A. Each year, the assessor’s office presents to the Board of Selectmen a schedule showing the impact of implementing a commercial rate that is allowed, by law, to be up to 50 percent higher than the residential rate. In Marblehead, 95 percent of property is residential, so the imposition of a separate, higher commercial rate would have a disproportionate impact on commercial taxes. Indeed, if the commercial rate were increased by the maximum 50 percent, the reduction in the tax paid by the median homeowner would be just $148 per annum, while the increase on a similarly assessed commercial property would be $2,580.
18. Are there exemptions available?
A. Statutory exemptions, for which the town is reimbursed by the state, are available for eligible taxpayers and include exemptions for the elderly, veterans, the blind and widows. More information on exemptions is available from the assessor’s office, 781-631-0236, or e-mail, email@example.com. Please call for more details.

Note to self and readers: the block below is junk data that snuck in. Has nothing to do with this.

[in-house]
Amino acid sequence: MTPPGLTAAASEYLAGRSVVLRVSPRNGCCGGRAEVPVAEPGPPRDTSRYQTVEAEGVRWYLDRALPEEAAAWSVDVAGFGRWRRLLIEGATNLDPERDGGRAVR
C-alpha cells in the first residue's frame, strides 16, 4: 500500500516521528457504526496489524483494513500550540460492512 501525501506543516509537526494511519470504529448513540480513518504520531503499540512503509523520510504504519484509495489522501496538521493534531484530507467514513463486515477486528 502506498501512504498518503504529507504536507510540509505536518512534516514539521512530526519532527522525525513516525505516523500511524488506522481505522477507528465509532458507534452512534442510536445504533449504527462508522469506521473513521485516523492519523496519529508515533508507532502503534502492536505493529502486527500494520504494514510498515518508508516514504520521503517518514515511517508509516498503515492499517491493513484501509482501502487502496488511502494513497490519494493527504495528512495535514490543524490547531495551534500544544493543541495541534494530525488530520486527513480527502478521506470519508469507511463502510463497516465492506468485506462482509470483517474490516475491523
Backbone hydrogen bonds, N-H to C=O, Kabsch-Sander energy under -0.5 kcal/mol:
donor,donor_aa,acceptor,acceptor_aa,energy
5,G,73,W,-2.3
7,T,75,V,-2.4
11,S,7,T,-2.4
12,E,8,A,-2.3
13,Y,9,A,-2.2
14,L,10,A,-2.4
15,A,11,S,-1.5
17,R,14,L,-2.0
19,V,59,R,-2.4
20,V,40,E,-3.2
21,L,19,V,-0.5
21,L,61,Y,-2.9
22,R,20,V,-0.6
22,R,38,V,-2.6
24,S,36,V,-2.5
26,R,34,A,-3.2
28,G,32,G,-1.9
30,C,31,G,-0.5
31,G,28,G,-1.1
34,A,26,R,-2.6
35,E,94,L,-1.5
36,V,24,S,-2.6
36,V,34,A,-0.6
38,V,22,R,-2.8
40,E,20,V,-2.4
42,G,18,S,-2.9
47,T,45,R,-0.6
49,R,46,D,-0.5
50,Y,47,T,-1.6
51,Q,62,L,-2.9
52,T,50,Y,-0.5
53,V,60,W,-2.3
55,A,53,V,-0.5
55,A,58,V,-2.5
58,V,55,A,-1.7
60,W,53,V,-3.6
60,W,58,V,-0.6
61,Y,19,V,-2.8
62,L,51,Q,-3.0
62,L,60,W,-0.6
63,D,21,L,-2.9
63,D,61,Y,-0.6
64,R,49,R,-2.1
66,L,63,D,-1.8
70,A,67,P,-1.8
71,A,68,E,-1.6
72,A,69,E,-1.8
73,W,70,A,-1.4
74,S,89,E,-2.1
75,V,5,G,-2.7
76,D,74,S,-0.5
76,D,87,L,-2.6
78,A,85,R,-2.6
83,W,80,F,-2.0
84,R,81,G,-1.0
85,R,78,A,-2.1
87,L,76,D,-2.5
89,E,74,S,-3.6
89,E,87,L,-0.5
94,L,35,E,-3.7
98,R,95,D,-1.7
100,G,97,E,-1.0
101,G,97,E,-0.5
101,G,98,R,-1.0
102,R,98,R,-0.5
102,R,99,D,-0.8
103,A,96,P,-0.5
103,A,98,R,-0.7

19. How does the senior work-off program work?
A. Opportunities for duties such as filing, phone coverage and light clerical work are available for senior citizens through the Senior Work-off Program. Seniors over 60 who meet certain income guidelines can earn a rebate on their taxes of up to $750. Applications for this program go through the Council on Aging office on Humphrey Street, 781-631-6737.
20. How does Marblehead’s tax rate compare with other towns and cities?
A. Marblehead’s rate of $10.85 is the third lowest of 17 North Shore communities and also the third lowest of the 34 cities and towns in Essex County. Swampscott’s rate is $18.84 (and its commercial rate $35.02).
What is the outlook for 2014 assessments and tax rates?
The 2014 assessments will be based upon 2012 sales. 2012 saw an increase in sales in the lower price ranges, producing a slight decline in the overall median price. My best guess is that the tax rate will not change very much in 2014. In any year, however, some assessments rise, some fall and some remain unchanged. Approximately 70% of Marblehead’s revenue comes from property taxes.